DCPA says farewell to retiring Head of Acting, Larry Hecht

Photos by John Moore for the DCPA NewsCenter. All photos are downloadable for free. Click “View original photo on Flickr.”

The Denver Center for the Performing Arts said farewell to retiring Head of Acting Larry Hecht on Monday night with a celebration that drew past and current acting students from their 20s into their 70s. Hecht taught hundreds of students over 18 years at the DCPA, ranging from beginners to master’s degree candidates.

“I consider your passion and utterly endless commitment to what you do, day in and day out, to be a rare and incredible gift,” said Hecht’s successor, Timothy McCracken. “Not only to students, but to all of us around you.”

(Photo: Larry Hecht accepts the congratulations of his successor as DCPA Head of Acting, Timothy McCracken. Photo by John Moore.)Hecht’s retirement coincides with the end of the DCPA’s summer education session. He is also wrapping up his farewell performances as a Colorado-based actor with several roles for the Colorado Shakespeare Festival. He is playing Doctor Faustus in Wittenberg; Captain Fluellen in Henry V; and Earl of Warwick in Henry VI, Part 1. The season wraps in Boulder on Aug. 9 (303-492-8008).

(Photo: Larry Hecht accepts the congratulations of his successor as DCPA Head of Acting, Timothy McCracken. Photo by John Moore.)

Hecht had a major role on the faculty of the DCPA’s now-closed National Theatre Conservatory (NTC) masters degree program. His many on-stage credits for the DCPA Theatre Company have included A Skull in Connemara, The Pillowman, Glengarry Glen Ross, A Midsummer Night’s Dream and more. He also played Mark Rothko in Curious Theatre’s multiple award-winning Red.

Hecht and wife Ashlee Temple (a DCPA Teaching Artist and local director) are moving to California.


Monday’s celebration did not start until 9:30 p.m. because that’s when Hecht’s final evening class was scheduled to end. His final group of students serenaded him with a take-off on Queen’s “Fat-Bottomed Girls (You Make the Rockin’ World Go Round.)”

DCPA Director of Education Allison Watrous and longtime Teaching Artist Steven Cole Hughes (who is himself leaving the DCPA for a year-long teaching assignment at Western State College in Gunnison) compiled enough tributes from Hecht’s students throughout the world to fill a book. The hosts read several randomly chosen excerpts, many of which thanked Hecht for making them better artists.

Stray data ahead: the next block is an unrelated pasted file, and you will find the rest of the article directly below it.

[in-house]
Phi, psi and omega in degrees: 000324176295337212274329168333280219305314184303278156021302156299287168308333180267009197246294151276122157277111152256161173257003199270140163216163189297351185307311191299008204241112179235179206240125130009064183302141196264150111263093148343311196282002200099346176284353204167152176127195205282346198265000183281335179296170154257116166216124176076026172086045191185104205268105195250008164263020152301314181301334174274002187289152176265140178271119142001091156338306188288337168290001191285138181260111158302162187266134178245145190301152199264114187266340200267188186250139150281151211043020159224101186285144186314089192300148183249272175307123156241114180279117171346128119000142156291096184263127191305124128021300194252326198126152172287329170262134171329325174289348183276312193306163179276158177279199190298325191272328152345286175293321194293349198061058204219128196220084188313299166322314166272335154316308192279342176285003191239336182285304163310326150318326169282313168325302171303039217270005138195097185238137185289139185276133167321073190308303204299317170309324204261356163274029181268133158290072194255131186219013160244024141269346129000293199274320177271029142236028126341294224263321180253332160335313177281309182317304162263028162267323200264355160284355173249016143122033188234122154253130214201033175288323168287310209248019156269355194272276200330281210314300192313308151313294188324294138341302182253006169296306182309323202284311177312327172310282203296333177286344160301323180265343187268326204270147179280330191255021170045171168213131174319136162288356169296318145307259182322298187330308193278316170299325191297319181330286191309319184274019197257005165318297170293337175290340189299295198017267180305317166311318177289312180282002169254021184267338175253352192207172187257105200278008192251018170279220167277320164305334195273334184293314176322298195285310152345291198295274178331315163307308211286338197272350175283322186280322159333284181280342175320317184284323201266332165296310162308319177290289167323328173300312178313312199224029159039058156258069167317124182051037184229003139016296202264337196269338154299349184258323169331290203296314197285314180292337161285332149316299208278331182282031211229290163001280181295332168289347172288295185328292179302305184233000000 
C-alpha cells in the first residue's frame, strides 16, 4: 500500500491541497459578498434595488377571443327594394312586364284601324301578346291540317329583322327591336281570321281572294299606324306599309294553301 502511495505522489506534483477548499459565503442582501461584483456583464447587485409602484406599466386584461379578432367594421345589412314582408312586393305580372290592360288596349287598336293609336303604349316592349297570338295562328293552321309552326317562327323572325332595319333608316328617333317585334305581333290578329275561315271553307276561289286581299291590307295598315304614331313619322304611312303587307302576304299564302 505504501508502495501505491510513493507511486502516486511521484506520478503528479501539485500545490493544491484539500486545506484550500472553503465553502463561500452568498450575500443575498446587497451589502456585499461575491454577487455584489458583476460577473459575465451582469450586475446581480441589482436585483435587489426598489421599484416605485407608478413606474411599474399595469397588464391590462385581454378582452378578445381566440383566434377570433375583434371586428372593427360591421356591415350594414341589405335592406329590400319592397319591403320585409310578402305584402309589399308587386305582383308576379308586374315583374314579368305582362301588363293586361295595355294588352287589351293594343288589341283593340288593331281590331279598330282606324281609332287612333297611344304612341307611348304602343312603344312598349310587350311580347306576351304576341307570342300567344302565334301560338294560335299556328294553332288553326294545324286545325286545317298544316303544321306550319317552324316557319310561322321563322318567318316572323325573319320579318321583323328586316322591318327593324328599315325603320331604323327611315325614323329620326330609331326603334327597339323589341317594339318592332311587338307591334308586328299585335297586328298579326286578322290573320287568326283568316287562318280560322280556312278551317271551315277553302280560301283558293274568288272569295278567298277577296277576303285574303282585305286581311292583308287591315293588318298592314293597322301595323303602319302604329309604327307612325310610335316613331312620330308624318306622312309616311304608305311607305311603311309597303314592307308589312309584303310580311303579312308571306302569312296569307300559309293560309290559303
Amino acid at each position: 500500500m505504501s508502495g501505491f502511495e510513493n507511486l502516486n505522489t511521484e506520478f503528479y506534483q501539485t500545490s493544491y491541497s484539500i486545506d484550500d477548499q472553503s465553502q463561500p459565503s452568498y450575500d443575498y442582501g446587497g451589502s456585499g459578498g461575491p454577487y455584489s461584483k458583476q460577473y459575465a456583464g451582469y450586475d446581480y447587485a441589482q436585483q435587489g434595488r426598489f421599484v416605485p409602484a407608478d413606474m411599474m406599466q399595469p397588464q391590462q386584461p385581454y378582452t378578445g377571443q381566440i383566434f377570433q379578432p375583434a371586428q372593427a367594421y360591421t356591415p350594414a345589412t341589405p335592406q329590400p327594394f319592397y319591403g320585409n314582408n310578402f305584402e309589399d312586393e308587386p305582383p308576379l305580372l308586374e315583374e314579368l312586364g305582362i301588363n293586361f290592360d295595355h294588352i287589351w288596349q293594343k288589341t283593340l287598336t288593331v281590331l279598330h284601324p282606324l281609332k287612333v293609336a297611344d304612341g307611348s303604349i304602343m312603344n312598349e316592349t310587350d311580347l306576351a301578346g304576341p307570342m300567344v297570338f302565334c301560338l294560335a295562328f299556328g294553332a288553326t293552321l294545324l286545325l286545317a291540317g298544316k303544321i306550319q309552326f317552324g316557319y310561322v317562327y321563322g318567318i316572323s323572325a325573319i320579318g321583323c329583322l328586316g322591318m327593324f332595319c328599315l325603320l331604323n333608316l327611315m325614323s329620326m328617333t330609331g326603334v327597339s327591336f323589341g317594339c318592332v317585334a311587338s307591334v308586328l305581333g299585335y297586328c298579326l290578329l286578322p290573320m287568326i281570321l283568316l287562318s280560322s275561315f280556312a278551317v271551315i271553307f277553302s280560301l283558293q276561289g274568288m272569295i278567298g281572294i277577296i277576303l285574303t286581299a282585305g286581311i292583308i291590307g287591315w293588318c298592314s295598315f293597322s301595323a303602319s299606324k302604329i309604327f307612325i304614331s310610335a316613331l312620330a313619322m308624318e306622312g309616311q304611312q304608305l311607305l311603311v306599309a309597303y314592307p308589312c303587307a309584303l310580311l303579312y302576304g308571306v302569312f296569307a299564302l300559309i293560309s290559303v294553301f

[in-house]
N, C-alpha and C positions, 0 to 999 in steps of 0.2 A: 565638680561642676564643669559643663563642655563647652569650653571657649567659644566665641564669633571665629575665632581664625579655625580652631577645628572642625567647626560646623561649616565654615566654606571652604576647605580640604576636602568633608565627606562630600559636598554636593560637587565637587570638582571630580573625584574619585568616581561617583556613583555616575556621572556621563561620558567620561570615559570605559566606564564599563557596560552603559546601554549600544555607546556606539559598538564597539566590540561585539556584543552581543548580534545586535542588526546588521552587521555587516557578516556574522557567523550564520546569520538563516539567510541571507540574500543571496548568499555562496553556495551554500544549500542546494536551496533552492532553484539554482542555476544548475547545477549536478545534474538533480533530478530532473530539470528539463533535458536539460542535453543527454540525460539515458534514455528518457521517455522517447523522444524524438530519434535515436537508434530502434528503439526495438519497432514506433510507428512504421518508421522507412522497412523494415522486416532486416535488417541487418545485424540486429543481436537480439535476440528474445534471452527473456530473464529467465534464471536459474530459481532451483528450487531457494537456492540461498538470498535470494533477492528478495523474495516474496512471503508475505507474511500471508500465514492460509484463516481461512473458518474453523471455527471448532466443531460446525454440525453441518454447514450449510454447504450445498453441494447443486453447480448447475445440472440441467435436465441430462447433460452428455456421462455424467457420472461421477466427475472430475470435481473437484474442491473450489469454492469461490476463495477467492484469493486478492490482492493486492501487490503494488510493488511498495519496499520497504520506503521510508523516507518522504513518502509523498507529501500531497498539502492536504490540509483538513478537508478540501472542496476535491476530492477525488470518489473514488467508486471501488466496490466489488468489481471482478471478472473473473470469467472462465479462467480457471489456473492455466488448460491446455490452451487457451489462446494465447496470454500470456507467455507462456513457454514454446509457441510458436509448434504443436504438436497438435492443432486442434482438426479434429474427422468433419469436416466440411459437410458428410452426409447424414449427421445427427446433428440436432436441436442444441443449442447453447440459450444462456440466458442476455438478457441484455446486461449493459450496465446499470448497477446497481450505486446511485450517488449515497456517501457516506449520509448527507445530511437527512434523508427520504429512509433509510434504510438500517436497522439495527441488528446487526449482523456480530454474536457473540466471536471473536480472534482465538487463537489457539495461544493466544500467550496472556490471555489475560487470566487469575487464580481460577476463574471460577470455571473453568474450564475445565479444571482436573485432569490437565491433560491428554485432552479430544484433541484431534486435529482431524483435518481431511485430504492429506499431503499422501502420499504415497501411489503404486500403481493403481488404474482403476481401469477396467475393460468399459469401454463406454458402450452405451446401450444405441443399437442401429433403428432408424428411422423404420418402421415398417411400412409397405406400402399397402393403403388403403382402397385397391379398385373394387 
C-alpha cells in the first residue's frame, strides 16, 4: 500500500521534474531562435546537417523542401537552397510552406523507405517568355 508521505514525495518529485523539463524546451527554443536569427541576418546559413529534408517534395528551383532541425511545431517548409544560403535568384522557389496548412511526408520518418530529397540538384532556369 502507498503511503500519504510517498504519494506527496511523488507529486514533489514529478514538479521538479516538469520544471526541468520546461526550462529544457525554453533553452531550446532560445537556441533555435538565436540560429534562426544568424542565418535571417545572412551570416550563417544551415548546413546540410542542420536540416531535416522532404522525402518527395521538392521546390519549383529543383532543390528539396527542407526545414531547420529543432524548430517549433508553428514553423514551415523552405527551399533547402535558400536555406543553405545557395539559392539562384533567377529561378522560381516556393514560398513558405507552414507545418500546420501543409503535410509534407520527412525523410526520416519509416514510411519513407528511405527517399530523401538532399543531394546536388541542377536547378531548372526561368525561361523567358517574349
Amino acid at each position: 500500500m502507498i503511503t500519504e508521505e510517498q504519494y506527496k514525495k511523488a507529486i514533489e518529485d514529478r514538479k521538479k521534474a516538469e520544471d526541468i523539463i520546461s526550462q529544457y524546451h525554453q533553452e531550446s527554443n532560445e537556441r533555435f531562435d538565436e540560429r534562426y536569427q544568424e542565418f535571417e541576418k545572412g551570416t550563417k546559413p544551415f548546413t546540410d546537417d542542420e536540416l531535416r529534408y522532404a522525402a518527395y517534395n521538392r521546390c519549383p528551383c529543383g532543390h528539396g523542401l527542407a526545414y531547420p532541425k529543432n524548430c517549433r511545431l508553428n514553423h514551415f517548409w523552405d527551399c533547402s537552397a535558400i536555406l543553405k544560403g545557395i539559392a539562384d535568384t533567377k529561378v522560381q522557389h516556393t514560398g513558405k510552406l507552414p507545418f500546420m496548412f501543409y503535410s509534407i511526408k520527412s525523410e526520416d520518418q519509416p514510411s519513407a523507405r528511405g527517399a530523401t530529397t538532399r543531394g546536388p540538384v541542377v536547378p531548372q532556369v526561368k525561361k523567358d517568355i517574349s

“Thanks for teaching me to speak from the heart, helping me to find the courage to do it in front of people, and giving a little less of a (bleep) what anybody thinks about it,” wrote Ailish Riggs Dermody, a member of the NTC Class of 2008.

Larry Hecht is playing Doctor Faustus in the Colorado Shakespeare Festival's 'Wittenberg' through Aug. 9. Photo by Jennifer M. Koskinen. January LaVoy, from the NTC Class of 2002, talked about something she calls “That Larry Hecht Thing”:

“Truth. Authenticity. Spontaneity. Simplification. Humanity,” LaVoy wrote. “Most of all: Stop pretending, and just be.”

(Photo: Larry Hecht is playing Doctor Faustus in the Colorado Shakespeare Festival’s “Wittenberg” through Aug. 9. Photo by Jennifer M. Koskinen.)

McCracken said he considers himself not as Hecht’s successor but, like most everyone else in the room, among his students.

“I cannot thank you enough for the opportunity to learn and grow simply by being around you,” McCracken said, “having you rub off on me and picking up any and every little piece of information, thought, opinion you have offered on theatre, teaching and the arts. I consider you to be one of the finest acting teachers in the country.”

That’s a sentiment Watrous echoed in an anecdote she shared involving the late and loved DCPA actor and instructor Archie Smith.

“Archie once said to home, ‘You know, Larry Hecht is the No. 1 acting teacher in the country,’ ” Watrous said. “And I know Archie to be one of the wisest men I have ever met in my life.”

Encouraged to make a speech, the reluctant Hecht reminded his students that “acting is important, is not frivolous, is serious and does matter to the world.”

He also left them with some rather profound advice: “If you ever direct, don’t write director’s notes,” he said. “It’s stupid, and nobody cares.”

Still, Hecht wrote plenty of director’s notes in his career, and they often quoted Hecht’s favorite band, the Rolling Stones. He did it again at Monday’s party: “You can’t always get what you want. But if you try sometime, you just might find you get what you need,” Hecht said.

“Well, you all gave me what I need … so thank you.”   

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